Sometimes it takes a tragedy to find a hole in state statutes, and Gov. Pat Quinn’s signing of legislation known as Patricia’s Law has helped to repair one.
Patricia McNamara, 50, of Rockford, was killed in a traffic accident in October 2011 when a distracted driver ran a stop sign near Marengo.
Driver Kenneth Englert, 55, of Rochelle, was ticketed for failure to obey a stop sign. Englert told police he had been distracted by a cellphone call just before the crash.
So, what is the penalty for distracted driving that takes another person’s life?
McHenry County Judge Robert Wilbrandt assessed Englert a $551 fine plus court costs and sentenced him to 120 days of court supervision. The offense won’t even show up on Englert’s driving record, because a successful court supervision wipes the offender’s record clean.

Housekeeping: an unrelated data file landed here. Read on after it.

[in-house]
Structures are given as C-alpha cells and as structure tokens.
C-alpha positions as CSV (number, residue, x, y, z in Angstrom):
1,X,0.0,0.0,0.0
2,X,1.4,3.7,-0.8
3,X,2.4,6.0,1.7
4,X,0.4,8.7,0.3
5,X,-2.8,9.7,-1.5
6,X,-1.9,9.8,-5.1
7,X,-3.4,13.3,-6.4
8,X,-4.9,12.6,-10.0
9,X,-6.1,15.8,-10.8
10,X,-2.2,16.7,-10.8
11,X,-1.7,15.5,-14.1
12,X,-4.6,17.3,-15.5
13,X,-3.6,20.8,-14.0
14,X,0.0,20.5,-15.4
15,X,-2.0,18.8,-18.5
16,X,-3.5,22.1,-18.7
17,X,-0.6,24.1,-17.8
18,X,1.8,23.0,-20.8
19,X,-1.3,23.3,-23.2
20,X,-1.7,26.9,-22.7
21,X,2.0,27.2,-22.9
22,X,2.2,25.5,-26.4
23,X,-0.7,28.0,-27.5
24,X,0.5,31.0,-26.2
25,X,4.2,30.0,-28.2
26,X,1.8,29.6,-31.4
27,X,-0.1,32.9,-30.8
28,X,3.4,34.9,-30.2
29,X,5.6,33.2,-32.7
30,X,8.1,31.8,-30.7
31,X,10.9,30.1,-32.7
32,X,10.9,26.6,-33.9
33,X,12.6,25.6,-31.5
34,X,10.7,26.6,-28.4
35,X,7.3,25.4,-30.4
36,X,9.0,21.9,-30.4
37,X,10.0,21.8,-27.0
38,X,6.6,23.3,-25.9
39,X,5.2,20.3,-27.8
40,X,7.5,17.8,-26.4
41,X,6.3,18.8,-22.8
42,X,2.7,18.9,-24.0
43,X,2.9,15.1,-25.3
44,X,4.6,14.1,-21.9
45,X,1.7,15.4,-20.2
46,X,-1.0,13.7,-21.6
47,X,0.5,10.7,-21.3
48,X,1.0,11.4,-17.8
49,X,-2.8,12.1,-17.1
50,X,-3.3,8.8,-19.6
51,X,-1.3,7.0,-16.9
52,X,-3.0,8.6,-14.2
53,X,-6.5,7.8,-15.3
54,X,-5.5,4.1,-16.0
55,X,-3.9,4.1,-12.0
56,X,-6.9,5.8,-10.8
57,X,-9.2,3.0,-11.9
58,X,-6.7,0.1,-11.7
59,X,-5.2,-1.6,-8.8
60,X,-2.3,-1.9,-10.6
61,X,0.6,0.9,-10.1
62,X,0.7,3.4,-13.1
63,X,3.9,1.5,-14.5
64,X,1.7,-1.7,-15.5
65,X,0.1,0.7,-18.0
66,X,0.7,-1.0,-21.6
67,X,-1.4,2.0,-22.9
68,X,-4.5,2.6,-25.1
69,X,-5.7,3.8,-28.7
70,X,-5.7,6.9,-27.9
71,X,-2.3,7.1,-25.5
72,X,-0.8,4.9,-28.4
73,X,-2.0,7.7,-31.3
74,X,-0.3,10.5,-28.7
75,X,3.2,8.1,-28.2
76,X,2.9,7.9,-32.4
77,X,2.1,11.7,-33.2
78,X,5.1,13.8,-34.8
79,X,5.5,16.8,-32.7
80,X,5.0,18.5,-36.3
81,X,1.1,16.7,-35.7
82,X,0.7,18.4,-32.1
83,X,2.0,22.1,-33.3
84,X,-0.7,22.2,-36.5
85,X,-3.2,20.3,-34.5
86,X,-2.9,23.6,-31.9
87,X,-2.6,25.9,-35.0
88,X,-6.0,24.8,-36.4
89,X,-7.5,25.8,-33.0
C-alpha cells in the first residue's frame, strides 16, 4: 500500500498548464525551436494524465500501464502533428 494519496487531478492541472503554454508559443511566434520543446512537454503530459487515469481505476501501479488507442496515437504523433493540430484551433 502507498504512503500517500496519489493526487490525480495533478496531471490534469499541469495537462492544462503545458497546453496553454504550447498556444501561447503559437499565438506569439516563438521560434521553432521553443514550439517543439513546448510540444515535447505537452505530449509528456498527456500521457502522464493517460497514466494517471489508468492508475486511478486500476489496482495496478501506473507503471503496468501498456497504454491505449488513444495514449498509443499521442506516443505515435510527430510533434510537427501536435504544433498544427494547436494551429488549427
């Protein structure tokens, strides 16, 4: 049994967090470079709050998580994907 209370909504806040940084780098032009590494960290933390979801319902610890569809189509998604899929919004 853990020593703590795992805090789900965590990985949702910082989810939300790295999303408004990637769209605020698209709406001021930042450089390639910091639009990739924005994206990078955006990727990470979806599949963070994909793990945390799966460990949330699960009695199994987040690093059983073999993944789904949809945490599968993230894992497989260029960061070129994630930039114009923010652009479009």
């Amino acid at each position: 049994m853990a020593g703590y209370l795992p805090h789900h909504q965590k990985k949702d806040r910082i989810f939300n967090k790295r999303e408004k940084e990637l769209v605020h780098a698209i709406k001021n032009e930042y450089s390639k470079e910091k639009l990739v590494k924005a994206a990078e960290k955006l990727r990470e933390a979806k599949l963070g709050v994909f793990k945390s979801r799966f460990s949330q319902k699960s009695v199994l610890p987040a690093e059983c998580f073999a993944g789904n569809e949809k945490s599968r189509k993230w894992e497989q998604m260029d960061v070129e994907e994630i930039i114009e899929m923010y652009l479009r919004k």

That wasn’t Englert’s first driving offense. He’d had prior speeding convictions. What Patricia’s Law will do is take away the option of giving court supervision to an individual ticketed in a fatal crash.
It doesn’t make sense that anyone could be at fault in a fatal crash and not have any mention of it on his driving record, particularly if it was not the person’s first offense.
The legislation had the support of Illinois Secretary of State Jesse White, who agreed that such offenses should stay on a driver’s record.
Legislators sometimes can be too meddlesome when it comes to mandatory sentencing. But we’re not talking about a mandatory prison or jail term here – just a conviction and an assurance that court supervision isn’t an option for judges in such cases.
Drivers make mistakes, and accidents are accidents, although many can be prevented. But when a crash takes the life of another individual, it’s not in the best interest of Illinois residents to let the court record of that tragedy vanish.